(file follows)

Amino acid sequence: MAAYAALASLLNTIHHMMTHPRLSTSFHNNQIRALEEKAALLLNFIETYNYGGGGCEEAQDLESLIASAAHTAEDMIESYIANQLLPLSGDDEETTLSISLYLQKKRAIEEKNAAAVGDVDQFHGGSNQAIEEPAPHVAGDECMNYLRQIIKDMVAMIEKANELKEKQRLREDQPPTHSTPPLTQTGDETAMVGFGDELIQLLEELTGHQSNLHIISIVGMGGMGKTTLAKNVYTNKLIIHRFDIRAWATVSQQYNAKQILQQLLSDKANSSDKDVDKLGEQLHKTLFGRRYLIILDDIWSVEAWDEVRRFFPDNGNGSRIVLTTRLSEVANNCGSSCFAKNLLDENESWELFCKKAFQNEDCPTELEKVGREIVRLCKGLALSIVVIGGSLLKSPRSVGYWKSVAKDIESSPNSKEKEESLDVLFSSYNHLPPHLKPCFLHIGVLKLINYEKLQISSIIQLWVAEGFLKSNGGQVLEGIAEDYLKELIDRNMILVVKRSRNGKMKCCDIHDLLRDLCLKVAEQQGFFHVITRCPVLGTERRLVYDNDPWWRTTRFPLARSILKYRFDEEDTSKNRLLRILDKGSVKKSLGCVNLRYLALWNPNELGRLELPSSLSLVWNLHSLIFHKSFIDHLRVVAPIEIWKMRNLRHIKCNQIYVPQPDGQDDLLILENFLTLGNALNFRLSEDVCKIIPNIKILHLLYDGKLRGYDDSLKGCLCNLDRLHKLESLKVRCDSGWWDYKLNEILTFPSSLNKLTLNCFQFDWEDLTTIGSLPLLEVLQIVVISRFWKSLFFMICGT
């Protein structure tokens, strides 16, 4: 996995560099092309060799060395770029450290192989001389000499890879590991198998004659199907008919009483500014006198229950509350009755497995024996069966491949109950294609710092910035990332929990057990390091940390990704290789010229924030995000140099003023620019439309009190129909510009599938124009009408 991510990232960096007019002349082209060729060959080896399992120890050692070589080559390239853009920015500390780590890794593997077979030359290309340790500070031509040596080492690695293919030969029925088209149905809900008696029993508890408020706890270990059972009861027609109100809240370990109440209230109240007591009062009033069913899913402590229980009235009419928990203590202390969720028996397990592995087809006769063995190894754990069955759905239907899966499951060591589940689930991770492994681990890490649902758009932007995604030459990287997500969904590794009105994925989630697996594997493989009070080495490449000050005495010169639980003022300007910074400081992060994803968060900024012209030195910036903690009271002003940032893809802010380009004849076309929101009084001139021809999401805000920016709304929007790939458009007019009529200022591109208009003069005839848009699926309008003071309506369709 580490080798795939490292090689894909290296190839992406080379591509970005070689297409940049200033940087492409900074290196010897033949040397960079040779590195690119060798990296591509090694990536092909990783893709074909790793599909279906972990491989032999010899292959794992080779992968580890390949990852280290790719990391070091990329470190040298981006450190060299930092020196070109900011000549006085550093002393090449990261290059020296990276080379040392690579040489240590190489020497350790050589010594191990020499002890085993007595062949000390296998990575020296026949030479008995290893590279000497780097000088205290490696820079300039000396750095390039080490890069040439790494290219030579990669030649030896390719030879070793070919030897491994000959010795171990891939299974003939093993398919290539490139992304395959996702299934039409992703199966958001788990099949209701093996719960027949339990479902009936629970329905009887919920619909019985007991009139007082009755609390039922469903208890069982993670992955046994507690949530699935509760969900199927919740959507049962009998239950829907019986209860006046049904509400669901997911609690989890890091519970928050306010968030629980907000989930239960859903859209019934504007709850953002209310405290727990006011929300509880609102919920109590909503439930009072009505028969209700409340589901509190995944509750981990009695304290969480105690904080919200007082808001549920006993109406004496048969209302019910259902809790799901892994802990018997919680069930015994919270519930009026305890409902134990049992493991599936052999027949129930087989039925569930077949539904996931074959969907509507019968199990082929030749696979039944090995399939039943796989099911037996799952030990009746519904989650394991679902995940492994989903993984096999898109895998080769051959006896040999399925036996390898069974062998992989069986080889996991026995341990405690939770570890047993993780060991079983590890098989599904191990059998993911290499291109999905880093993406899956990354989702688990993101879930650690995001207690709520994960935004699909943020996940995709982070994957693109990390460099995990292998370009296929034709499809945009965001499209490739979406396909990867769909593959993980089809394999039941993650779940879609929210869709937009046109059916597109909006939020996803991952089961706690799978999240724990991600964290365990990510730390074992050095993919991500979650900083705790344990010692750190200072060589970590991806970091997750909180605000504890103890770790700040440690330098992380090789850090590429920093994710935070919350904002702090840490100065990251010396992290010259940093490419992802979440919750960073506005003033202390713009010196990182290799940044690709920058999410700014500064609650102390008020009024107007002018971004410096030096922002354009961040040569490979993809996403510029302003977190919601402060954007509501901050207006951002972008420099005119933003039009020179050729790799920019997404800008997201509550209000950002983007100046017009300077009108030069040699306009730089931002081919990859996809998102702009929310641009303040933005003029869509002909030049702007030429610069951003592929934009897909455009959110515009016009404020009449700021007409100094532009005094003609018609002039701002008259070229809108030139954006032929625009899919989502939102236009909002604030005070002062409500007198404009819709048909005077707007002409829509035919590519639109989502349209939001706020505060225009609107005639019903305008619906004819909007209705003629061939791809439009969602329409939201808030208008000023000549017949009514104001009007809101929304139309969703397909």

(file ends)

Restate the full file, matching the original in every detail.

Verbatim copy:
Amino acid sequence: MAAYAALASLLNTIHHMMTHPRLSTSFHNNQIRALEEKAALLLNFIETYNYGGGGCEEAQDLESLIASAAHTAEDMIESYIANQLLPLSGDDEETTLSISLYLQKKRAIEEKNAAAVGDVDQFHGGSNQAIEEPAPHVAGDECMNYLRQIIKDMVAMIEKANELKEKQRLREDQPPTHSTPPLTQTGDETAMVGFGDELIQLLEELTGHQSNLHIISIVGMGGMGKTTLAKNVYTNKLIIHRFDIRAWATVSQQYNAKQILQQLLSDKANSSDKDVDKLGEQLHKTLFGRRYLIILDDIWSVEAWDEVRRFFPDNGNGSRIVLTTRLSEVANNCGSSCFAKNLLDENESWELFCKKAFQNEDCPTELEKVGREIVRLCKGLALSIVVIGGSLLKSPRSVGYWKSVAKDIESSPNSKEKEESLDVLFSSYNHLPPHLKPCFLHIGVLKLINYEKLQISSIIQLWVAEGFLKSNGGQVLEGIAEDYLKELIDRNMILVVKRSRNGKMKCCDIHDLLRDLCLKVAEQQGFFHVITRCPVLGTERRLVYDNDPWWRTTRFPLARSILKYRFDEEDTSKNRLLRILDKGSVKKSLGCVNLRYLALWNPNELGRLELPSSLSLVWNLHSLIFHKSFIDHLRVVAPIEIWKMRNLRHIKCNQIYVPQPDGQDDLLILENFLTLGNALNFRLSEDVCKIIPNIKILHLLYDGKLRGYDDSLKGCLCNLDRLHKLESLKVRCDSGWWDYKLNEILTFPSSLNKLTLNCFQFDWEDLTTIGSLPLLEVLQIVVISRFWKSLFFMICGT
């Protein structure tokens, strides 16, 4: 996995560099092309060799060395770029450290192989001389000499890879590991198998004659199907008919009483500014006198229950509350009755497995024996069966491949109950294609710092910035990332929990057990390091940390990704290789010229924030995000140099003023620019439309009190129909510009599938124009009408 991510990232960096007019002349082209060729060959080896399992120890050692070589080559390239853009920015500390780590890794593997077979030359290309340790500070031509040596080492690695293919030969029925088209149905809900008696029993508890408020706890270990059972009861027609109100809240370990109440209230109240007591009062009033069913899913402590229980009235009419928990203590202390969720028996397990592995087809006769063995190894754990069955759905239907899966499951060591589940689930991770492994681990890490649902758009932007995604030459990287997500969904590794009105994925989630697996594997493989009070080495490449000050005495010169639980003022300007910074400081992060994803968060900024012209030195910036903690009271002003940032893809802010380009004849076309929101009084001139021809999401805000920016709304929007790939458009007019009529200022591109208009003069005839848009699926309008003071309506369709 580490080798795939490292090689894909290296190839992406080379591509970005070689297409940049200033940087492409900074290196010897033949040397960079040779590195690119060798990296591509090694990536092909990783893709074909790793599909279906972990491989032999010899292959794992080779992968580890390949990852280290790719990391070091990329470190040298981006450190060299930092020196070109900011000549006085550093002393090449990261290059020296990276080379040392690579040489240590190489020497350790050589010594191990020499002890085993007595062949000390296998990575020296026949030479008995290893590279000497780097000088205290490696820079300039000396750095390039080490890069040439790494290219030579990669030649030896390719030879070793070919030897491994000959010795171990891939299974003939093993398919290539490139992304395959996702299934039409992703199966958001788990099949209701093996719960027949339990479902009936629970329905009887919920619909019985007991009139007082009755609390039922469903208890069982993670992955046994507690949530699935509760969900199927919740959507049962009998239950829907019986209860006046049904509400669901997911609690989890890091519970928050306010968030629980907000989930239960859903859209019934504007709850953002209310405290727990006011929300509880609102919920109590909503439930009072009505028969209700409340589901509190995944509750981990009695304290969480105690904080919200007082808001549920006993109406004496048969209302019910259902809790799901892994802990018997919680069930015994919270519930009026305890409902134990049992493991599936052999027949129930087989039925569930077949539904996931074959969907509507019968199990082929030749696979039944090995399939039943796989099911037996799952030990009746519904989650394991679902995940492994989903993984096999898109895998080769051959006896040999399925036996390898069974062998992989069986080889996991026995341990405690939770570890047993993780060991079983590890098989599904191990059998993911290499291109999905880093993406899956990354989702688990993101879930650690995001207690709520994960935004699909943020996940995709982070994957693109990390460099995990292998370009296929034709499809945009965001499209490739979406396909990867769909593959993980089809394999039941993650779940879609929210869709937009046109059916597109909006939020996803991952089961706690799978999240724990991600964290365990990510730390074992050095993919991500979650900083705790344990010692750190200072060589970590991806970091997750909180605000504890103890770790700040440690330098992380090789850090590429920093994710935070919350904002702090840490100065990251010396992290010259940093490419992802979440919750960073506005003033202390713009010196990182290799940044690709920058999410700014500064609650102390008020009024107007002018971004410096030096922002354009961040040569490979993809996403510029302003977190919601402060954007509501901050207006951002972008420099005119933003039009020179050729790799920019997404800008997201509550209000950002983007100046017009300077009108030069040699306009730089931002081919990859996809998102702009929310641009303040933005003029869509002909030049702007030429610069951003592929934009897909455009959110515009016009404020009449700021007409100094532009005094003609018609002039701002008259070229809108030139954006032929625009899919989502939102236009909002604030005070002062409500007198404009819709048909005077707007002409829509035919590519639109989502349209939001706020505060225009609107005639019903305008619906004819909007209705003629061939791809439009969602329409939201808030208008000023000549017949009514104001009007809101929304139309969703397909």